Dear Reader

The unlikely iceberg
The last month has seen some strange sightings off the coast of Plett.  First one of our countries new submarines popped up in the bay much to the fascination of everyone, young and old.  Apparently the crew needed some fresh air so they decided to come ashore for a beach braai before descending into the depths again.  Oh the life of a seaman...
Shortly thereafter a large iceberg was ALLEGEDLY spotted by a Mossel Bay fishing boat off the coast of St Francis.  Despite expert opinions to the contrary, the fishermen are sticking to thier story that they sailed past an iceberg which was so large it should have been picked up by ship radar and satellite images.
Maybe the SA Navy got a state of the art disguise thrown into the deal when they purchased thier new submarine.  Only problem is it isn't plausible in the warm oceans of the world.

We have started our descent into Plett
A short list of bidders for the contract to upgrade the Plett airport have been interviewed by the municipality, and the winner should be announced shortly.  The Civil Aviation Authority recently visited the site and recommended various changes that would need to be completed before the airport licence would be renewed.
SA Airink holds the route licence for commercial flights, and plans to introduce scheduled flights with a capacity of 100 passengers once the runway has been lengthened.  There is growing business market for this route as more businessmen commute on a weekly basis with thier families based in Plett.

Interesting insects
Aquatic insects that have not seen any major natural disasters since the age of the Dinosaurs were discovered during an environmental impact assessment of the Salt River in 2000, about 20km east of Plettenberg Bay.
Now a three phase research project funded by the Table Mountain Fund has commenced in order to classify the unknown aquatic insects that could be unchanged as a species for more than 100 million years.

Phase 2 gets under way
Phase two of the upgrade to Main Street should commence in about three weeks time and should be completed by the end of May 2008.  Thankfully no work will take place over the December/January holiday season.  Phase two will follow on the work of phase one, and will include refurbishment of the road, pavements and promenades of Main Street down to the point where it starts descending the hill.
Further phases are planned that will see Sewell and High streets becoming 'ring' roads as well as other upgrades to town centre.  The total cost of all phases is expected at R70 million.

Plett Pinot Noir?
Climate change is causing the Western Cape to become hotter and drier, and as a result the alochol content of SA wines has increased 10% in a decade, with riper more robust styles becoming the norm.  Increasingly wine producers are looking for grapes grown in wetter, cooler climates.  The Langkloof above Plettenberg Bay is becoming an important source of grapes for wineries located in the hotter, drier West.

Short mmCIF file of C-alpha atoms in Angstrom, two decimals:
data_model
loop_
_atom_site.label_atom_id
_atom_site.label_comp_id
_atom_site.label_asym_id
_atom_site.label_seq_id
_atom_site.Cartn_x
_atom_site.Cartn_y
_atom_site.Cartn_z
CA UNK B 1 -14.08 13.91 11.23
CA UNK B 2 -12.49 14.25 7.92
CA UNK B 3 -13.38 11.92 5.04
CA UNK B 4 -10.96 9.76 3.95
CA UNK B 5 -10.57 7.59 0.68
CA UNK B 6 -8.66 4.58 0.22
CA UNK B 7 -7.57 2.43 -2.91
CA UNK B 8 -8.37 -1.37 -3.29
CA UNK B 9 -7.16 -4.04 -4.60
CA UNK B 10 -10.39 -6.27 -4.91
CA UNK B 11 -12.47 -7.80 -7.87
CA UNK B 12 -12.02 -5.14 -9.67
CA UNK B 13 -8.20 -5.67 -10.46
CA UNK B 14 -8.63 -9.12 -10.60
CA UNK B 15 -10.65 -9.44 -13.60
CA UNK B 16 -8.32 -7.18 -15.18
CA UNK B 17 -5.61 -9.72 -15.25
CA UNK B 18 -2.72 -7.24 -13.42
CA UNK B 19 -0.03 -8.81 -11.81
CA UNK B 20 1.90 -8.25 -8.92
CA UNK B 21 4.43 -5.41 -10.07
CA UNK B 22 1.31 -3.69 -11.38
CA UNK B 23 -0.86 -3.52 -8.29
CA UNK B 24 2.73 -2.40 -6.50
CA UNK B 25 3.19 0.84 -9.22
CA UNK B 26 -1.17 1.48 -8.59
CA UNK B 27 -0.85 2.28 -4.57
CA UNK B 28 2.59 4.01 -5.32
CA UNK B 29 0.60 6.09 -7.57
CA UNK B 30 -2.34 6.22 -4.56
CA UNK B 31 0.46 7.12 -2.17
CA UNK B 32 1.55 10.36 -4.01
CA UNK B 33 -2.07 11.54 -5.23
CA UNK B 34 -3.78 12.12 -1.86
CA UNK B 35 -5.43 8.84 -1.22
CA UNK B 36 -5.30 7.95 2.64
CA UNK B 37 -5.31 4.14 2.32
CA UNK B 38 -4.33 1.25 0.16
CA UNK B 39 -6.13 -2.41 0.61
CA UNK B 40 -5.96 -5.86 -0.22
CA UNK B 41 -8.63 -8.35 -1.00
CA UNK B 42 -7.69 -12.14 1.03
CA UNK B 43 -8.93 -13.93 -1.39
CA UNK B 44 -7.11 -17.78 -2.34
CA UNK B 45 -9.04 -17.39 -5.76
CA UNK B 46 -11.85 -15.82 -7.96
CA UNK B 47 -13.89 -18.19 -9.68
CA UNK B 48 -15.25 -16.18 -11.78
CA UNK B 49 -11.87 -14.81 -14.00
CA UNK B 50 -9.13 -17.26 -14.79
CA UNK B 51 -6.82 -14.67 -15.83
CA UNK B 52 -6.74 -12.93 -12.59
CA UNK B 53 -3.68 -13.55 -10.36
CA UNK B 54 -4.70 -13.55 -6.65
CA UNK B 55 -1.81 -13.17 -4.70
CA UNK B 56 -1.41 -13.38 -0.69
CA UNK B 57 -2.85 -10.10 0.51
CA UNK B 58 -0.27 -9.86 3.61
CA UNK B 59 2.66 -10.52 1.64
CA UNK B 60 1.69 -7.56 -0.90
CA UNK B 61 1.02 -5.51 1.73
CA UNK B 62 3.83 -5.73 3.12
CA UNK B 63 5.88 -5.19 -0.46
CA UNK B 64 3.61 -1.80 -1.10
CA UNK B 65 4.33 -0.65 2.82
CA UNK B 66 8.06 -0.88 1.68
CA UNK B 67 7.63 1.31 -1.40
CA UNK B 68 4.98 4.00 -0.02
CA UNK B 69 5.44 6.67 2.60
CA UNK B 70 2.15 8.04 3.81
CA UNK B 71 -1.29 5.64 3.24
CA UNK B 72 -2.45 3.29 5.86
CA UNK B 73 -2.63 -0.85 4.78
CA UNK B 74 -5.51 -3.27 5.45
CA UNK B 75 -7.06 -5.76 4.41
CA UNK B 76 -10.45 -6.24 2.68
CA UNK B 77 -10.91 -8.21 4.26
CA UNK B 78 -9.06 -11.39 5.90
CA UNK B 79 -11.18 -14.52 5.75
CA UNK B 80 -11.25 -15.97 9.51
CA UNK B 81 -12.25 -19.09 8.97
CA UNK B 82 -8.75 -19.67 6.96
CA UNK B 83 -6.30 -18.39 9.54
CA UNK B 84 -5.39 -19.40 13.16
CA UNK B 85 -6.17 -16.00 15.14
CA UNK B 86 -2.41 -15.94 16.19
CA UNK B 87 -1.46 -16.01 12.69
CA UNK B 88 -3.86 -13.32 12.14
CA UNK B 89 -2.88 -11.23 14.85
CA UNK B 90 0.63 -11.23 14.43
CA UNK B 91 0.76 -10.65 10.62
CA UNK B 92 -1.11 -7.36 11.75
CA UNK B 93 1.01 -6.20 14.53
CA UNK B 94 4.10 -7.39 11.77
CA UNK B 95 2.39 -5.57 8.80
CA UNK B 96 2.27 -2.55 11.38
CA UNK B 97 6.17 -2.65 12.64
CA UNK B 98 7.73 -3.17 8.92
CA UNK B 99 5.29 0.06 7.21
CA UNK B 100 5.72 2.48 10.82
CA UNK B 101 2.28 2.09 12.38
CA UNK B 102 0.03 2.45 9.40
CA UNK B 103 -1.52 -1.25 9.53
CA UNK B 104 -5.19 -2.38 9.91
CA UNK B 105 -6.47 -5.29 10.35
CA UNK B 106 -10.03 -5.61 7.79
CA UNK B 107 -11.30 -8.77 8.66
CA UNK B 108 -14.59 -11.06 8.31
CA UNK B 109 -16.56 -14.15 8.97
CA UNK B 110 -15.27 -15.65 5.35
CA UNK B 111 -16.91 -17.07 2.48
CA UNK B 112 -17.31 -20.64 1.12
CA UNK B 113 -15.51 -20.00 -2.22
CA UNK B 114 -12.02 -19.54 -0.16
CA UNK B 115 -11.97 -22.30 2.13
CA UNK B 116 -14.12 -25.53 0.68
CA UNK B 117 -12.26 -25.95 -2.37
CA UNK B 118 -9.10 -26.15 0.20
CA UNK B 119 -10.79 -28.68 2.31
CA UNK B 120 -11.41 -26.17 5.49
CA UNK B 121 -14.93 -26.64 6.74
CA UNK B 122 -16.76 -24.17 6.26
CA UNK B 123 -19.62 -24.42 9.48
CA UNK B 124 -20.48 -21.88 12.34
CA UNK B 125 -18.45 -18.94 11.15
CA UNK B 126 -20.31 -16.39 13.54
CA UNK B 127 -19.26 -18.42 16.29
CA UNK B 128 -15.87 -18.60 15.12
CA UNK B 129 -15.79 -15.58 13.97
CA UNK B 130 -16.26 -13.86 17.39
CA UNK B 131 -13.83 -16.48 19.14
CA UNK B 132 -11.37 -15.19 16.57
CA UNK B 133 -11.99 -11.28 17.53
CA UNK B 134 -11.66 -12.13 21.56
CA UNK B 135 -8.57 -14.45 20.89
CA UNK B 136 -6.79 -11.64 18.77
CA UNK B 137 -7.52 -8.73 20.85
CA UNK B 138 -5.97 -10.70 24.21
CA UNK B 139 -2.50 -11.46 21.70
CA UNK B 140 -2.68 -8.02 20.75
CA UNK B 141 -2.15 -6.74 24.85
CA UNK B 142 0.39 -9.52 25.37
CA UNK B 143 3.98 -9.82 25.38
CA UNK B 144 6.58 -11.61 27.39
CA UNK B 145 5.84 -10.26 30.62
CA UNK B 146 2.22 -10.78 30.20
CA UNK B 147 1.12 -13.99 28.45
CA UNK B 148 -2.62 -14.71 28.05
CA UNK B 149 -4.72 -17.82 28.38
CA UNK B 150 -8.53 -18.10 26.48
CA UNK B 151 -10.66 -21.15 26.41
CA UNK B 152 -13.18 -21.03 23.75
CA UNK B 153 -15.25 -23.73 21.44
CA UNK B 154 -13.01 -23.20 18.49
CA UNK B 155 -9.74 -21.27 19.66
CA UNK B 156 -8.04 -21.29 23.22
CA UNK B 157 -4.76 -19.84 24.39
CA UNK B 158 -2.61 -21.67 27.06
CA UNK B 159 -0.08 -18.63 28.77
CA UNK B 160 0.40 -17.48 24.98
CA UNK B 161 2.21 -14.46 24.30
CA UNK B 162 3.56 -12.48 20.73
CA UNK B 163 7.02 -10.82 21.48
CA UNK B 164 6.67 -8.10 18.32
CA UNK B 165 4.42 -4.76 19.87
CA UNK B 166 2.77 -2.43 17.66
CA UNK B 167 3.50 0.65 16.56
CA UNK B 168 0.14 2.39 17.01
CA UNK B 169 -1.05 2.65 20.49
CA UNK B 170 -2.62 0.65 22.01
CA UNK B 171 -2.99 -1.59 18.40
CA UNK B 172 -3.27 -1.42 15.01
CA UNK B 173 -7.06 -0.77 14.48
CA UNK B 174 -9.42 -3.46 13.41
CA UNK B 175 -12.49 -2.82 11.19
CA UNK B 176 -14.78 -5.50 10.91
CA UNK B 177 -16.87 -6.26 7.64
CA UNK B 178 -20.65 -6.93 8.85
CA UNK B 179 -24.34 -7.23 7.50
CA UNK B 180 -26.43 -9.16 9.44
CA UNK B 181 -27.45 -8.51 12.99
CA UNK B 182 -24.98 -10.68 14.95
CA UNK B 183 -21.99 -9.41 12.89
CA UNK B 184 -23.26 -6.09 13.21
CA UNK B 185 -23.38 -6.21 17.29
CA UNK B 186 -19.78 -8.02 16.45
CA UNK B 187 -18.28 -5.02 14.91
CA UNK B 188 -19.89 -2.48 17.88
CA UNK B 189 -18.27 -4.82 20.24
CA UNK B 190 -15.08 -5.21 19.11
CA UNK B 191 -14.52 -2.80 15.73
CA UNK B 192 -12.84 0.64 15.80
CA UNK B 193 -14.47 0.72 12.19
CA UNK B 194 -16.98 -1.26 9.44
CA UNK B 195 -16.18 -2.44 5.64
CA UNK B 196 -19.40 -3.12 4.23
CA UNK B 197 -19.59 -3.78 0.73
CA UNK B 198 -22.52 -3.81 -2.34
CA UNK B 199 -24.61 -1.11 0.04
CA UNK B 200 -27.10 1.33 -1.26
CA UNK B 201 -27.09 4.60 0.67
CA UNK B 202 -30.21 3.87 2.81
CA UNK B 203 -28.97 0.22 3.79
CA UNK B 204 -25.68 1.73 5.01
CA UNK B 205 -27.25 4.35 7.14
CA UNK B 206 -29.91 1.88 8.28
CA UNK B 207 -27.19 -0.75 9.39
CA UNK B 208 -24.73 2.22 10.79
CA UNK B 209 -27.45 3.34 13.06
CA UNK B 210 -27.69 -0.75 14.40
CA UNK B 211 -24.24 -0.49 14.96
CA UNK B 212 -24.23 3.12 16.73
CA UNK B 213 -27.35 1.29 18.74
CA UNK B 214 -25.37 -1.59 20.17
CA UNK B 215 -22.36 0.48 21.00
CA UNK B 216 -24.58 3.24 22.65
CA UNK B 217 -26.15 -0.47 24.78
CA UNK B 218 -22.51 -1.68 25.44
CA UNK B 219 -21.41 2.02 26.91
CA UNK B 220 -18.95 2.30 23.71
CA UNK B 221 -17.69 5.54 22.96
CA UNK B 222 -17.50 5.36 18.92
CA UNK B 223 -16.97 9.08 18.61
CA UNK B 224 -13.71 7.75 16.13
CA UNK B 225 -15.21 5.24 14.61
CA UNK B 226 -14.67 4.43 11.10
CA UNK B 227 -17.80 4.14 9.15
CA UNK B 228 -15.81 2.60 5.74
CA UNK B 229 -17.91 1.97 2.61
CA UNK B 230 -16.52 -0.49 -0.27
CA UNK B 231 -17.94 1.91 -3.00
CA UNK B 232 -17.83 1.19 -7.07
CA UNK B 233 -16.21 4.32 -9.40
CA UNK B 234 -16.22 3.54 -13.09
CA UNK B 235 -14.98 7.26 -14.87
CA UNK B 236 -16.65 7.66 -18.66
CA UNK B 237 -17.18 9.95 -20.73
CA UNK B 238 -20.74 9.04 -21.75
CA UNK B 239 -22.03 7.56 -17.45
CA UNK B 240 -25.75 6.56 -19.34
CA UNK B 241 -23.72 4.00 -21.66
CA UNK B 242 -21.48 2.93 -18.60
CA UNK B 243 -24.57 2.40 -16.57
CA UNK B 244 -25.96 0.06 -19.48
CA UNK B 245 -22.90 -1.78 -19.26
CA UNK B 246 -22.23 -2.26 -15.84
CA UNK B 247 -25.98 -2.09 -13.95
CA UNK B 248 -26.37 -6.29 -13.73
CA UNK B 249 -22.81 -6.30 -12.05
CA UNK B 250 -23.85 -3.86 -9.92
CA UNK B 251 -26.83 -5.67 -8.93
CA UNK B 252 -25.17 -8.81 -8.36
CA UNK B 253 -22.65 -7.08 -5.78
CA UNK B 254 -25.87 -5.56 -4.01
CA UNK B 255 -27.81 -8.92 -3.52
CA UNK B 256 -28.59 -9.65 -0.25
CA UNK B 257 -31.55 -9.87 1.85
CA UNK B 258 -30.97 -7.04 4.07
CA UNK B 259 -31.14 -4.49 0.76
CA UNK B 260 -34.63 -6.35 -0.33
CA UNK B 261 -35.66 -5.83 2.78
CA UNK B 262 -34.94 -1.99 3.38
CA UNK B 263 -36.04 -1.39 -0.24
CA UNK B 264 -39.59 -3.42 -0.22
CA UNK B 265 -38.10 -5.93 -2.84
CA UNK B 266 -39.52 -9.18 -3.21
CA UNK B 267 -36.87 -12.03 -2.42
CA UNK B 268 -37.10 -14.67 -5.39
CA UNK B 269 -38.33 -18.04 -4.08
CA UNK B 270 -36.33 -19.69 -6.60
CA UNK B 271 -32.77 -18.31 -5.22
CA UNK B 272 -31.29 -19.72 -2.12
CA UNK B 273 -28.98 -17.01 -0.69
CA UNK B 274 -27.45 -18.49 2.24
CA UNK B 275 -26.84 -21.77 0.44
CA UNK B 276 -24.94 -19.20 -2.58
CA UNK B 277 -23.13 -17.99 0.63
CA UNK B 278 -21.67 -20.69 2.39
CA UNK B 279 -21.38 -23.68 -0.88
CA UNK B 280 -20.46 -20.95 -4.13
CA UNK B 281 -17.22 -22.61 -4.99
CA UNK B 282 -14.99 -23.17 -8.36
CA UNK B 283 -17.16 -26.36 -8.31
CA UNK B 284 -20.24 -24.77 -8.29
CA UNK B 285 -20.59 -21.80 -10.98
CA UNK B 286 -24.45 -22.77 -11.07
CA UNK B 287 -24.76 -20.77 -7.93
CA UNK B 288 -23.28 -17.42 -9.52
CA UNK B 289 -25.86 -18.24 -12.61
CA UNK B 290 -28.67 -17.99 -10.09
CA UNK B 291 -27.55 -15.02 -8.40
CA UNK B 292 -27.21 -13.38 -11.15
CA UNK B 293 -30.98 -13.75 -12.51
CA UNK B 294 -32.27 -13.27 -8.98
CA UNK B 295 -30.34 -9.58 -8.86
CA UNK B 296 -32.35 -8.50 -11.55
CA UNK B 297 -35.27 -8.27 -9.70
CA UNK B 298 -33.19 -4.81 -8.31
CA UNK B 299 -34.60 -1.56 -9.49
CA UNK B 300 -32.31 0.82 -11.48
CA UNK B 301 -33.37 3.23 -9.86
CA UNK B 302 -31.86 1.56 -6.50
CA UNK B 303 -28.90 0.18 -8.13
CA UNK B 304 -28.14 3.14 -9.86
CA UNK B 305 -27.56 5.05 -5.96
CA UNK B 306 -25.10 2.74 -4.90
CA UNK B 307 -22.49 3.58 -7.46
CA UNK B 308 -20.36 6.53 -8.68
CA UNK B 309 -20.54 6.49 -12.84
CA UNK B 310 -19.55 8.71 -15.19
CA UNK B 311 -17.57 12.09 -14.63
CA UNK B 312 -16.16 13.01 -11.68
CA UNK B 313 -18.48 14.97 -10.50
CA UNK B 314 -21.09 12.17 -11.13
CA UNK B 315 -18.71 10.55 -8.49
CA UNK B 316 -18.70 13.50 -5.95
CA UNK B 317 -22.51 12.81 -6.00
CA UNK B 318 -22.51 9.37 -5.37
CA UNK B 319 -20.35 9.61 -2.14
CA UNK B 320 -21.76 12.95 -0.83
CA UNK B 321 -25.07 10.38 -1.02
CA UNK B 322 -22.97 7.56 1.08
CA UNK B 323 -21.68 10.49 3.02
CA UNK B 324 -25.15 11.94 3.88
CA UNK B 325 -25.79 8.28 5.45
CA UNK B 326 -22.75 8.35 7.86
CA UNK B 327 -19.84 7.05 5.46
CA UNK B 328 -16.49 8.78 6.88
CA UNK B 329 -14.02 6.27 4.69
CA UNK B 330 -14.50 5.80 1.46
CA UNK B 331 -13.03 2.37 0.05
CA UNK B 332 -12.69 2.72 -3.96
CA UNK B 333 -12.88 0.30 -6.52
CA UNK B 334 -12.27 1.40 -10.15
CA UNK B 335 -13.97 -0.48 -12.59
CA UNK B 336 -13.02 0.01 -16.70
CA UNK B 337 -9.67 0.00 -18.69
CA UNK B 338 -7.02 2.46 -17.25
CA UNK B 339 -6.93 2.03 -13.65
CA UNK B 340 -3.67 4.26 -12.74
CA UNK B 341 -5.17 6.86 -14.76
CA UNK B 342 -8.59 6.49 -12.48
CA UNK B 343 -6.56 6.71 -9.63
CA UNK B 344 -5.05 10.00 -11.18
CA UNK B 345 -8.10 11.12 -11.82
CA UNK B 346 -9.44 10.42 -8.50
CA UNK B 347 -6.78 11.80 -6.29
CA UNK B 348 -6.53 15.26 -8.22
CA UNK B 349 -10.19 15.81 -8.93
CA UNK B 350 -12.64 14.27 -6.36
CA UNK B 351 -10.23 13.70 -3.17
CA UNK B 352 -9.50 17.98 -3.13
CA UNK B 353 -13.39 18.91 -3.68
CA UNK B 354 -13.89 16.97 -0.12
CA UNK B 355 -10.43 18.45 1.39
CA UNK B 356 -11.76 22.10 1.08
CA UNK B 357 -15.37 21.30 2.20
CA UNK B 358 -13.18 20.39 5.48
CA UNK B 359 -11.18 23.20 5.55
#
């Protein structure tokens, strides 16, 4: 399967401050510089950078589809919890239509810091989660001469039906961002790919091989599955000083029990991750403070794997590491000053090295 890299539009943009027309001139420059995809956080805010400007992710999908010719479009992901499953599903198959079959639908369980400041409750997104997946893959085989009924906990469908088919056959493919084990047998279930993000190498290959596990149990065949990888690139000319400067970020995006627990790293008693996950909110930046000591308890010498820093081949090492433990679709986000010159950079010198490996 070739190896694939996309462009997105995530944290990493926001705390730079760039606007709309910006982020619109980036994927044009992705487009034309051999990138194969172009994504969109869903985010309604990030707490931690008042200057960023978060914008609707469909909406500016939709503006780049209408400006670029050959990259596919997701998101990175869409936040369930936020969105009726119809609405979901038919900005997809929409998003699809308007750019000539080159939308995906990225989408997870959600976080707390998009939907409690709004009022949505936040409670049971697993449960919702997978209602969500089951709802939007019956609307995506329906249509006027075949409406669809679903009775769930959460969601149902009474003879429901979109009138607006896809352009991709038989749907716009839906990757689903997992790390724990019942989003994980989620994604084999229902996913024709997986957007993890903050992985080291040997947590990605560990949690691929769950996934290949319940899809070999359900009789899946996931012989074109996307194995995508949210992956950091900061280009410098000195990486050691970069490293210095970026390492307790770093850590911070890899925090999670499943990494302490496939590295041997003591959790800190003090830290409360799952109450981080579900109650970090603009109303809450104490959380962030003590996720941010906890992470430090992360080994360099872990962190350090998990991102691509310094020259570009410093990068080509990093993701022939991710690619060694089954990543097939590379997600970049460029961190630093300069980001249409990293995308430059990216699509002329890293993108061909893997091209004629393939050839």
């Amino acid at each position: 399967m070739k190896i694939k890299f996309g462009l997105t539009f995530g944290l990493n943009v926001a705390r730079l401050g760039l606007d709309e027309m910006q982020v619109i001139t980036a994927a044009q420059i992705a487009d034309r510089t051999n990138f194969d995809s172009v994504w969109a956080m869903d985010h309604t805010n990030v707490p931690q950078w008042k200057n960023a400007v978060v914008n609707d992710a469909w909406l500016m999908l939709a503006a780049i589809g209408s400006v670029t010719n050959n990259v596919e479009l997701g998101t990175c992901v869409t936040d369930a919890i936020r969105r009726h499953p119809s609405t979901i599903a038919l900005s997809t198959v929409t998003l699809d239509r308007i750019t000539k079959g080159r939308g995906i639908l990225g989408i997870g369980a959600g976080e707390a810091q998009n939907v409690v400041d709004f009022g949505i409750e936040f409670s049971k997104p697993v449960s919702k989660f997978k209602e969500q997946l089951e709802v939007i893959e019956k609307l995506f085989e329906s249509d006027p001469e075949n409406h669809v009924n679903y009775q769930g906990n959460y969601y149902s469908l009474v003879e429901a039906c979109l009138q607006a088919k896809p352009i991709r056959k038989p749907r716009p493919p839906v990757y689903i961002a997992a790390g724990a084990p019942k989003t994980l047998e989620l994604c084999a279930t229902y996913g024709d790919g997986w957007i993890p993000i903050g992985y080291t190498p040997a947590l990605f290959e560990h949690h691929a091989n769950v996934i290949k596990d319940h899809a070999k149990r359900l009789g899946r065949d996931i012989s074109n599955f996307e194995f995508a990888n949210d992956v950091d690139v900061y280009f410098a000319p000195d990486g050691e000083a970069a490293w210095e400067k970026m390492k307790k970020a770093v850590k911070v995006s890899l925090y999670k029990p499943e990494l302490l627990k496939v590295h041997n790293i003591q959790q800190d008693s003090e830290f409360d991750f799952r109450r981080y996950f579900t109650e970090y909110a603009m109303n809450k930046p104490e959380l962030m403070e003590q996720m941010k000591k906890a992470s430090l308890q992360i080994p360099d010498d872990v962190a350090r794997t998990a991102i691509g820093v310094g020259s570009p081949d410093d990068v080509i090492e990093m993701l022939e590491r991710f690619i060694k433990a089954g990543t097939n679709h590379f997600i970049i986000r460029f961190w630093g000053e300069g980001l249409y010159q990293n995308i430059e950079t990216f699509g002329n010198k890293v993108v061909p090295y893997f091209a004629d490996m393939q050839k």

Body boarders get kids wet
The 5A rated SA Body Boarding Championship was recently held at The Wedge in Plett, and the competitors took some time out introduce the sport to a group of underpriviledged children from Harkerville, some of whom had never been to the beach, despite living only a few kilometres from the ocean.  The children belong to a Belgium/SA non-profit organisation called Born In Africa, that has 324 children to whom it offers educational and social support.
The children loved the outing, especially when a pod of dolphins swam by and played in the area for a while.  An unforgettable memory I am sure.

Plett wins housing award
Plett's council has won a prestigious award for excellence in housing delivery and development of local communities.  An independent panel appointed by the SA Housing Foundation chose Plett as the winner recently, this despite the views of a small group of residents and politicians which resulted in severe unrest in a local township a few months ago.

Our own magisterial district
In an announcement by the Ministry of Justice, Plett will be allocated it's own magisterial district.  Presently Plett falls under the jurisdiction of Knysna.
There are numerous positive spin offs for the town.  An new, larger court building would eventually be built, and a regional judge would be seconded to Plett.  More cases could then be dealt with in Plett resulting in lower costs for the state and the public.
Other long term benefits could include a vehicle licencing department and testing station, a full 24 hour state hospital and district surgeon.

Until Next Time
The Accommodation Bureau team

 

 
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